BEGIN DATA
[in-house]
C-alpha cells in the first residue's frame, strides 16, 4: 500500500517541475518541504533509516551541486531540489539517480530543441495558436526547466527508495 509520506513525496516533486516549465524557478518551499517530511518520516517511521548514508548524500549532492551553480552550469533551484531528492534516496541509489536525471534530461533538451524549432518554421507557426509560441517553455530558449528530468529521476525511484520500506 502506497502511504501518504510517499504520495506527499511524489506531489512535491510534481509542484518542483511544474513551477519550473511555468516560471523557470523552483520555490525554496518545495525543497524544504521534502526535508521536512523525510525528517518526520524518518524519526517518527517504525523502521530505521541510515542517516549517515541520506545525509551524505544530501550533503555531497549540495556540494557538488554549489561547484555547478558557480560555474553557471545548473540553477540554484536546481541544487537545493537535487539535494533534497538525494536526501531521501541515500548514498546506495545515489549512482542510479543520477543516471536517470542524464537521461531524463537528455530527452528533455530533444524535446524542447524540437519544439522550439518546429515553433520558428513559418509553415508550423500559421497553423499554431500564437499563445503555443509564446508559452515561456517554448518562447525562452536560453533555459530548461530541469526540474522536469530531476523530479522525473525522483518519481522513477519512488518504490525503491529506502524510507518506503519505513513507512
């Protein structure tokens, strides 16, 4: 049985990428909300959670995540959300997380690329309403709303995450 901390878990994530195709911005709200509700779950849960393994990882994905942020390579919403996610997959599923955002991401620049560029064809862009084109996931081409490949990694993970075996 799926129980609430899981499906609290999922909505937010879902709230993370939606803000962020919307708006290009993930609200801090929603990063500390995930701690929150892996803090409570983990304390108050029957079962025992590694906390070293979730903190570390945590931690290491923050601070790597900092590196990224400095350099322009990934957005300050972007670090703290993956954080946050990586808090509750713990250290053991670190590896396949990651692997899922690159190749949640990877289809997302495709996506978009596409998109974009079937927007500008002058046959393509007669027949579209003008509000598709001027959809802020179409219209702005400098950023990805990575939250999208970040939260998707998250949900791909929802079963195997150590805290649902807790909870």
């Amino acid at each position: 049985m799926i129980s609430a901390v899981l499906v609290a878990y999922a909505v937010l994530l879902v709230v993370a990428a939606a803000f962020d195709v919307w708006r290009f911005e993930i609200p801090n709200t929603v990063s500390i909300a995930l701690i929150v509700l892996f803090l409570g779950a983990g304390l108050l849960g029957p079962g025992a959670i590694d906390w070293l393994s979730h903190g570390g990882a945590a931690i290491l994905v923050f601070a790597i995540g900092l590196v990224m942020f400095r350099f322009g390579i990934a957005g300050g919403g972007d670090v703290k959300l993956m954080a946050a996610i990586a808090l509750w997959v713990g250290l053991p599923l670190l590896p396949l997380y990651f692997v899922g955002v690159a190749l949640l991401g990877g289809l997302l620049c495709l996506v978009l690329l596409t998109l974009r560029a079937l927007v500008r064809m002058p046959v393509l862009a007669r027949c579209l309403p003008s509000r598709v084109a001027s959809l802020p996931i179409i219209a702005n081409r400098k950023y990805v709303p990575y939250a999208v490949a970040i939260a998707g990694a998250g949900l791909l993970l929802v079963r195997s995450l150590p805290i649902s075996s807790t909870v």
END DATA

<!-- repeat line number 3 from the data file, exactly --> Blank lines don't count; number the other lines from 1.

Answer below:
């Protein structure tokens, strides 16, 4: 049985990428909300959670995540959300997380690329309403709303995450 901390878990994530195709911005709200509700779950849960393994990882994905942020390579919403996610997959599923955002991401620049560029064809862009084109996931081409490949990694993970075996 799926129980609430899981499906609290999922909505937010879902709230993370939606803000962020919307708006290009993930609200801090929603990063500390995930701690929150892996803090409570983990304390108050029957079962025992590694906390070293979730903190570390945590931690290491923050601070790597900092590196990224400095350099322009990934957005300050972007670090703290993956954080946050990586808090509750713990250290053991670190590896396949990651692997899922690159190749949640990877289809997302495709996506978009596409998109974009079937927007500008002058046959393509007669027949579209003008509000598709001027959809802020179409219209702005400098950023990805990575939250999208970040939260998707998250949900791909929802079963195997150590805290649902807790909870």